In a recent post on big data advantages, we wrote about the potential impact of big data and the types of things companies are looking to get out of their information. However, only four percent of companies extract the full value of their information assets, while 43 percent “obtain little tangible benefit from their information,” according to PwC and Iron Mountain in their report “Seizing the information advantage.”
Four percent — ouch! You see, although the internet of things and big data analytics have paved the way to previously unimaginable possibilities, they have also opened a Pandora’s box of complexity. And that leads me to another famous quote from The Big Lebowski. “This is a very complicated case … You know, a lotta ins, a lotta outs, lotta what-have-yous.”
Why are so many enterprises struggling with finding their big data advantage? Well, there’s a lot of moving targets and dynamic plot lines. But a few things are clearly slowing companies down:
- Complexity is growing on all fronts. There are varied and increasingly difficult analytics needs: from batch and streaming ingest to machine learning and graph analytics workloads. Plus, there is an ever-increasing volume, variety and velocity of data to adapt to.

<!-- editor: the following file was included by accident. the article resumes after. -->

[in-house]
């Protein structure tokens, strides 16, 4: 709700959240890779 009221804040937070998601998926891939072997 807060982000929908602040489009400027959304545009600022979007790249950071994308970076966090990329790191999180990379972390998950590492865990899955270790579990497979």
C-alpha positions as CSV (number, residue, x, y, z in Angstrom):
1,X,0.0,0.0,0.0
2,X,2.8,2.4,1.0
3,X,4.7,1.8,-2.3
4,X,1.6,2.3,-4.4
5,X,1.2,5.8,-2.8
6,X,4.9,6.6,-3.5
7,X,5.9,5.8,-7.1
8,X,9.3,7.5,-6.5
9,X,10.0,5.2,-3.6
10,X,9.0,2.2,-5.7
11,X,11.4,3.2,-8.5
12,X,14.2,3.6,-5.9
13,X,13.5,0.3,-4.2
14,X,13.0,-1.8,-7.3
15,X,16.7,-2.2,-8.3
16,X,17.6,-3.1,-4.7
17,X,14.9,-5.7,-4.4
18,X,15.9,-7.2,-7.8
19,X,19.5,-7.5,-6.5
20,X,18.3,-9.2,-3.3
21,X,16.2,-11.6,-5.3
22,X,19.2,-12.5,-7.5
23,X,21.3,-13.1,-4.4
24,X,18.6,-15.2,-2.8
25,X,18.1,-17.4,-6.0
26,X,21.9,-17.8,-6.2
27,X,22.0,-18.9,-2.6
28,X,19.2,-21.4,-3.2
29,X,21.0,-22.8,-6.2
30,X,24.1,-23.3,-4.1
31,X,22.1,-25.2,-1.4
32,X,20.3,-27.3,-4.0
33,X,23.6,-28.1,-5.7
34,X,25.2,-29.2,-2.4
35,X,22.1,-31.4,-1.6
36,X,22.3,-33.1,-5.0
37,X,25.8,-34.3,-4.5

- The analytics tools landscape is overpopulated and rapidly changing. Many of these tools are open source. (How many of you had heard of Spark™ or Kafka two years ago?) The fungal sprawl in analytics tools and environments is significant.
- It’s extremely difficult to keep the right skill sets and infrastructure to transform these massive data collections into insights.
- Time to insight and decisions aren’t in pace with business needs. Workloads might be running too slow, you might have to wait for resources or perhaps it’s excessive data movement. There are many phases of and causes for slowdown, and they can be anywhere in the analytics pipeline. IT has tried to solve this challenge with proprietary and expensive tools, but had limited success, and with added silos and complexity.
Partly responsible for these struggles are the inadequacies of common approaches to big data platforms:
- Homegrown solutions that provide complete control and customization but can take up to a year to fully implement and invariably lead to cluster sprawl and management headaches;
- Big data appliances with fast time to value but with single-use focus and little flexibility for emergent technology; and
- Cloud solutions that eliminate upfront capital costs but are often more expensive after a few years – not to mention suffering from loss of data control.
But these hurdles can be overcome, and we believe an agile analytics environment is the best possible outcome and approach. I’ll dive into that a little more next time and talk about key factors needed for successfully seizing your big data advantage.